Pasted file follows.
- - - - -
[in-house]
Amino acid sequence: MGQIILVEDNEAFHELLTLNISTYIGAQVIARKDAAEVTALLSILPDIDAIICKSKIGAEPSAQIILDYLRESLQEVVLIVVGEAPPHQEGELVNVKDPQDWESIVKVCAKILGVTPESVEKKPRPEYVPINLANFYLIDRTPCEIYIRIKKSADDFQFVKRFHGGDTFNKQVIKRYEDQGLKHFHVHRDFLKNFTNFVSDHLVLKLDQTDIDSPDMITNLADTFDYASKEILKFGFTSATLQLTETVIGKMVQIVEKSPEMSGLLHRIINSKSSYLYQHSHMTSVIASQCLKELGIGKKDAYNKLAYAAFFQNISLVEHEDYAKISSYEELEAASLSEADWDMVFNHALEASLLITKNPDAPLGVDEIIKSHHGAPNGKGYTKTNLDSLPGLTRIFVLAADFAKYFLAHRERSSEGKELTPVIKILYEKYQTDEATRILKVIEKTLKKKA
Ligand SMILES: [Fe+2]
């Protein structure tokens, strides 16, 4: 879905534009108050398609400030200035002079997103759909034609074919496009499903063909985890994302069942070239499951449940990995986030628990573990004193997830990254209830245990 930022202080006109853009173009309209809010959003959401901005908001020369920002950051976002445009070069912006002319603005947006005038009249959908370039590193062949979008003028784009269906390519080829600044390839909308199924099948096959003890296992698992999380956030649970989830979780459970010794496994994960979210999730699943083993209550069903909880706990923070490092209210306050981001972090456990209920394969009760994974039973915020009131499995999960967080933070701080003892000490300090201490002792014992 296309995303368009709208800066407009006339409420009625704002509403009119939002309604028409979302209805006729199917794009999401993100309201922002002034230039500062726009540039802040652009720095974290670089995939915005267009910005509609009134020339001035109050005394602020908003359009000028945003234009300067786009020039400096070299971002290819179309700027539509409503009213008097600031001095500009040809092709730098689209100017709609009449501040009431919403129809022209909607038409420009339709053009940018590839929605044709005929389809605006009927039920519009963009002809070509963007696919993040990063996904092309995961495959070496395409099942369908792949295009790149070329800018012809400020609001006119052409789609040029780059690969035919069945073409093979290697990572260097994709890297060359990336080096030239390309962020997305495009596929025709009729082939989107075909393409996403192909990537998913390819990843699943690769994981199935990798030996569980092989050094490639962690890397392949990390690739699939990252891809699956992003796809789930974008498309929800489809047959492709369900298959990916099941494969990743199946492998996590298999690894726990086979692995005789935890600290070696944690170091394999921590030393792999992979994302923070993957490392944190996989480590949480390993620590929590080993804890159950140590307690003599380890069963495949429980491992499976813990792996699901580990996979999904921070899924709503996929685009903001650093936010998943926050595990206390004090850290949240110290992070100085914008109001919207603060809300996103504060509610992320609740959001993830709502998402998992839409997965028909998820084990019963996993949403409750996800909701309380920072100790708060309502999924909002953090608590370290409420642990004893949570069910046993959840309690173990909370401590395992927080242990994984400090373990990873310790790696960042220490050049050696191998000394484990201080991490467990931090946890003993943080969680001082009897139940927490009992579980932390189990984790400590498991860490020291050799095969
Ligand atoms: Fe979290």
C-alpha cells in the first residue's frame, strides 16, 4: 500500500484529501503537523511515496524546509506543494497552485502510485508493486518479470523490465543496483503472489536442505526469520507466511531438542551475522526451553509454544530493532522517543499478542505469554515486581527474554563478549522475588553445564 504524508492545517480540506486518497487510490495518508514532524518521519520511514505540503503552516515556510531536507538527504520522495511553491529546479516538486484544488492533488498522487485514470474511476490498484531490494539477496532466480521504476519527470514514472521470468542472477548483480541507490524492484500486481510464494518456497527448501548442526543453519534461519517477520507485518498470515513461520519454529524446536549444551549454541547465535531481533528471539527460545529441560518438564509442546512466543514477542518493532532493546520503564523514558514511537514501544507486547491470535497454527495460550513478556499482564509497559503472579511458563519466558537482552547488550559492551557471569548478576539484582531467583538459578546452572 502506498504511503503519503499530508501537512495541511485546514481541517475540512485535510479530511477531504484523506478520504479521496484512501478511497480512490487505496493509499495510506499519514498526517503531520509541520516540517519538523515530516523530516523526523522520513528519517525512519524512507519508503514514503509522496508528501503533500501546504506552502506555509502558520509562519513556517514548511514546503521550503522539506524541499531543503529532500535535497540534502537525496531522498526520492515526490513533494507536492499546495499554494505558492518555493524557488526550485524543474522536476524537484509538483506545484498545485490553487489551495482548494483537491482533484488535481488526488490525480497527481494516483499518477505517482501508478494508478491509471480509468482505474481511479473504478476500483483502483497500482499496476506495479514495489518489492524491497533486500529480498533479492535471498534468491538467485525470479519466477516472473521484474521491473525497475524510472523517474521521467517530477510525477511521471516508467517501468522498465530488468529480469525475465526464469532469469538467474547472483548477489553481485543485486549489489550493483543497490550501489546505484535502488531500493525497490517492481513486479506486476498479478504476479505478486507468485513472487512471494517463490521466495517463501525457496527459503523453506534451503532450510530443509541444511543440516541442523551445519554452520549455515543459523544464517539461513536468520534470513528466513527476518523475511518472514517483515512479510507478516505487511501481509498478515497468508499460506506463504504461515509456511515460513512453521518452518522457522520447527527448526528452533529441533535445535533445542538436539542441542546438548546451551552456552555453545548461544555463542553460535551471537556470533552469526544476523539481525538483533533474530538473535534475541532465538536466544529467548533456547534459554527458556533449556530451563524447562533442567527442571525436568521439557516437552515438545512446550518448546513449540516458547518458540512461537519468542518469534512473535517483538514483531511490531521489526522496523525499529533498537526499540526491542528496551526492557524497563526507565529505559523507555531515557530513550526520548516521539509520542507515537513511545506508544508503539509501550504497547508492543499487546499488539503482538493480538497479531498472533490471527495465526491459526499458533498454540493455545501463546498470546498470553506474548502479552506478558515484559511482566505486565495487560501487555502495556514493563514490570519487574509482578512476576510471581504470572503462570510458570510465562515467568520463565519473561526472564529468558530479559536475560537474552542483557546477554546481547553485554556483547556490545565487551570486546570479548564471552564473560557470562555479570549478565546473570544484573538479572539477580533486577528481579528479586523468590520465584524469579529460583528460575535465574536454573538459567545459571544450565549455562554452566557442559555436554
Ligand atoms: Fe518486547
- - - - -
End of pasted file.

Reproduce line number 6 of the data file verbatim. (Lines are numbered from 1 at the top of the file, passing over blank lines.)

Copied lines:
C-alpha cells in the first residue's frame, strides 16, 4: 500500500484529501503537523511515496524546509506543494497552485502510485508493486518479470523490465543496483503472489536442505526469520507466511531438542551475522526451553509454544530493532522517543499478542505469554515486581527474554563478549522475588553445564 504524508492545517480540506486518497487510490495518508514532524518521519520511514505540503503552516515556510531536507538527504520522495511553491529546479516538486484544488492533488498522487485514470474511476490498484531490494539477496532466480521504476519527470514514472521470468542472477548483480541507490524492484500486481510464494518456497527448501548442526543453519534461519517477520507485518498470515513461520519454529524446536549444551549454541547465535531481533528471539527460545529441560518438564509442546512466543514477542518493532532493546520503564523514558514511537514501544507486547491470535497454527495460550513478556499482564509497559503472579511458563519466558537482552547488550559492551557471569548478576539484582531467583538459578546452572 502506498504511503503519503499530508501537512495541511485546514481541517475540512485535510479530511477531504484523506478520504479521496484512501478511497480512490487505496493509499495510506499519514498526517503531520509541520516540517519538523515530516523530516523526523522520513528519517525512519524512507519508503514514503509522496508528501503533500501546504506552502506555509502558520509562519513556517514548511514546503521550503522539506524541499531543503529532500535535497540534502537525496531522498526520492515526490513533494507536492499546495499554494505558492518555493524557488526550485524543474522536476524537484509538483506545484498545485490553487489551495482548494483537491482533484488535481488526488490525480497527481494516483499518477505517482501508478494508478491509471480509468482505474481511479473504478476500483483502483497500482499496476506495479514495489518489492524491497533486500529480498533479492535471498534468491538467485525470479519466477516472473521484474521491473525497475524510472523517474521521467517530477510525477511521471516508467517501468522498465530488468529480469525475465526464469532469469538467474547472483548477489553481485543485486549489489550493483543497490550501489546505484535502488531500493525497490517492481513486479506486476498479478504476479505478486507468485513472487512471494517463490521466495517463501525457496527459503523453506534451503532450510530443509541444511543440516541442523551445519554452520549455515543459523544464517539461513536468520534470513528466513527476518523475511518472514517483515512479510507478516505487511501481509498478515497468508499460506506463504504461515509456511515460513512453521518452518522457522520447527527448526528452533529441533535445535533445542538436539542441542546438548546451551552456552555453545548461544555463542553460535551471537556470533552469526544476523539481525538483533533474530538473535534475541532465538536466544529467548533456547534459554527458556533449556530451563524447562533442567527442571525436568521439557516437552515438545512446550518448546513449540516458547518458540512461537519468542518469534512473535517483538514483531511490531521489526522496523525499529533498537526499540526491542528496551526492557524497563526507565529505559523507555531515557530513550526520548516521539509520542507515537513511545506508544508503539509501550504497547508492543499487546499488539503482538493480538497479531498472533490471527495465526491459526499458533498454540493455545501463546498470546498470553506474548502479552506478558515484559511482566505486565495487560501487555502495556514493563514490570519487574509482578512476576510471581504470572503462570510458570510465562515467568520463565519473561526472564529468558530479559536475560537474552542483557546477554546481547553485554556483547556490545565487551570486546570479548564471552564473560557470562555479570549478565546473570544484573538479572539477580533486577528481579528479586523468590520465584524469579529460583528460575535465574536454573538459567545459571544450565549455562554452566557442559555436554